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On Loss, Death and Dying

As an internist with “added qualifications in geriatric medicine” I care for a great many elder individuals. In most cases these are individuals I met 20 or more years ago and have been privileged to share their lives with them as they aged.

The circle of life is relentless and unforgiving so there comes a time when these relationships end. In some cases it comes when they can no longer care for themselves and I suggest they move out of the area to be closer to a loved one who will provide support and care. In some cases the patient moves from their home into a senior assisted or skilled nursing facility out of the area.

There have been a few situations where an adult child from out of the area shows up on the scene and transfers their loved one’s care elsewhere. These are the most difficult situations because the children are stressed and put out by the responsibility and inconvenience of suddenly having to care for their loved one. They do not have the longstanding professional relationship with me that I have with the patient. They expect quick and simple answers and treatment plans in most cases when for the most part we are dealing with complex issues involving many professionals and treating one condition fully often exacerbates another.

Then of course there are the patients who pass away. As detached as you try to be, those of us who care invest a bit of our heart and soul in each patient who comes to us for care. I see that investment made in the vast majority of my colleagues across all the disciplines and specialties. When you lose someone, even an ancient senior citizen, it takes a piece of your being with it.

I too am no spring chicken. I talk about Medicare from experience now. Morning stiffness is a shared experience, not a term in a medical textbook. Male urinary problems, once something you treated in older guys is now a way of life. My older colleagues are retiring. When making hospital rounds I notice the prevalence of younger physicians.

My beloved pets age too. For the last 16 years my Pug (Pugsly) and my mixed-breed sweetie (Chloe) greeted me at the door, took long walks with me and provided fur therapy after a stressful day. Pugsly expired a year ago. His mate Chloe left this world in November. For a clinician well versed in Elizabeth Kubler Ross’s book “On Death and Dying” and dealing with life and death daily, the loss of a beloved pet should be easier. The pain is palpable. The sadness recurs and the heaviness on the shoulders, eyelids and heart wears you down.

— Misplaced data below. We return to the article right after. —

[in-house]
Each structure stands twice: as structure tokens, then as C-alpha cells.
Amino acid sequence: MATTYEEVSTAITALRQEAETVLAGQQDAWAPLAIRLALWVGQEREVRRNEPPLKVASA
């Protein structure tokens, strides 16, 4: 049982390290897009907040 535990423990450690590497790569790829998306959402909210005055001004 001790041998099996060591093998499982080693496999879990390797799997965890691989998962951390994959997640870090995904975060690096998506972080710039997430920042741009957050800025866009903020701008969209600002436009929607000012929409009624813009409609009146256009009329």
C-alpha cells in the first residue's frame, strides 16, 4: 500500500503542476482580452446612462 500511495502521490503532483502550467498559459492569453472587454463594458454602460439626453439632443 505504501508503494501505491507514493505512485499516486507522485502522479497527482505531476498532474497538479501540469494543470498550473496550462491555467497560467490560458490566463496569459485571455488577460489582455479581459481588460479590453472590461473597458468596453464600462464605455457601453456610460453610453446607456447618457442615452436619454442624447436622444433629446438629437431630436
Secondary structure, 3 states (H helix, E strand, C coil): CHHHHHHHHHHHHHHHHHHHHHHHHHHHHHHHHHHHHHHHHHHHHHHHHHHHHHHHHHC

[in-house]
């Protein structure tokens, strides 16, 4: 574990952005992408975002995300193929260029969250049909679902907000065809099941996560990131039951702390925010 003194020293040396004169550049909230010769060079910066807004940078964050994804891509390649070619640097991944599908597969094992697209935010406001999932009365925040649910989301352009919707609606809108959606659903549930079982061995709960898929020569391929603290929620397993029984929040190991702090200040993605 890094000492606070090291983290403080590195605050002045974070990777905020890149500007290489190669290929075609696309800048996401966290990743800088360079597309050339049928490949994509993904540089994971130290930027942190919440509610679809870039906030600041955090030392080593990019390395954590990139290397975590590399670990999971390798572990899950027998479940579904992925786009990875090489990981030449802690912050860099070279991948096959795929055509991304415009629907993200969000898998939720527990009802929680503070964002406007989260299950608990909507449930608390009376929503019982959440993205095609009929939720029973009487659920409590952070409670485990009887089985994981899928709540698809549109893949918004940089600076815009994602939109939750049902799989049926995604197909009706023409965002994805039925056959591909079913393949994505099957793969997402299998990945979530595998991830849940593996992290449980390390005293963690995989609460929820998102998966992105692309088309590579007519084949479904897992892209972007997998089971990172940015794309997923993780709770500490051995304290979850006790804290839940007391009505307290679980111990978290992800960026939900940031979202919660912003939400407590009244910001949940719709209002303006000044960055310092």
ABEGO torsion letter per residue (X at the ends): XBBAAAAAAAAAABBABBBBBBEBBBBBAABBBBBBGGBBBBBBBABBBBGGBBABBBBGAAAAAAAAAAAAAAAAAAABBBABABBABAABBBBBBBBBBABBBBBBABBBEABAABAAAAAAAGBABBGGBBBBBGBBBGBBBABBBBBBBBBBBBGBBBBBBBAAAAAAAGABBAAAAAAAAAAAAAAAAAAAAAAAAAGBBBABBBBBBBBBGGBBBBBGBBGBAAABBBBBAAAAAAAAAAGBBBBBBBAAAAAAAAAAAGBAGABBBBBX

I have several younger patients valiantly battling against horrible malignant diseases. Their drive and courage to overcome illness and enjoy the time they have with family and friends is inspirational. They do not know it but they are my role models for how to deal with the adversity of losing loved ones, human and pet, and sharing the diminishing independence and health that my long time patients now experience.


New Non Live Shingles Vaccine Approved by FDA and ACIP

For several years the Advisory Committee on Immunization Practices (ACIP) has been encouraging adults to receive the shingles vaccine or Zostavax. Shingles is a recurrence of chicken pox which we had as children. The virus lives within the nerve endings near the spinal cord and recurs following sensory nerves at unexpected times producing a chicken pox like (herpetic) rash with pain on one side of your body. The lesions follow the pattern of the chicken pox with pustules crusting over the course of a week. During the rash, patients are contagious and can transmit the chicken pox virus to people not immunized against it or those people whose immunity is diminished. As the rash subsides, a large percentage of the patients continue to have pain along the path of that sensory nerve which can last forever in a post herpetic neuralgia.

Zostavax will prevent an outbreak of shingles in about 2/3 of those who receive the shot. It prevents the post rash pain syndrome in a much higher percentage of the recipients. It was this quality that made it easy for me to recommend the vaccine to my patients and to take it myself.

The shot’s major drawback was that it involved receiving an attenuated or modulated live virus. This prevented individuals on chemotherapy or with a weakened immune system from receiving this vaccine.

To address that issue Glaxo Smith Kline developed Shingrix which is a non-live, recombinant subunit vaccine injected into the muscle on two occasions. It is touted to prevent shingles in 90% of the recipients over a four year period. It will replace Zostavax as the shingles vaccine of choice. For those of us who already received Zostavax they are recommending that we boost our immunity by receiving this new vaccine as well.

I have always been quite conservative on recommending new pharmaceutical products until they have been on the US market for at least one year. With the decreased funding of the FDA, I will wait at least a year until I see what adverse reactions occur in the US population. In the meantime I will price the product and try and learn if private insurers and/or Medicare will pay for its administration.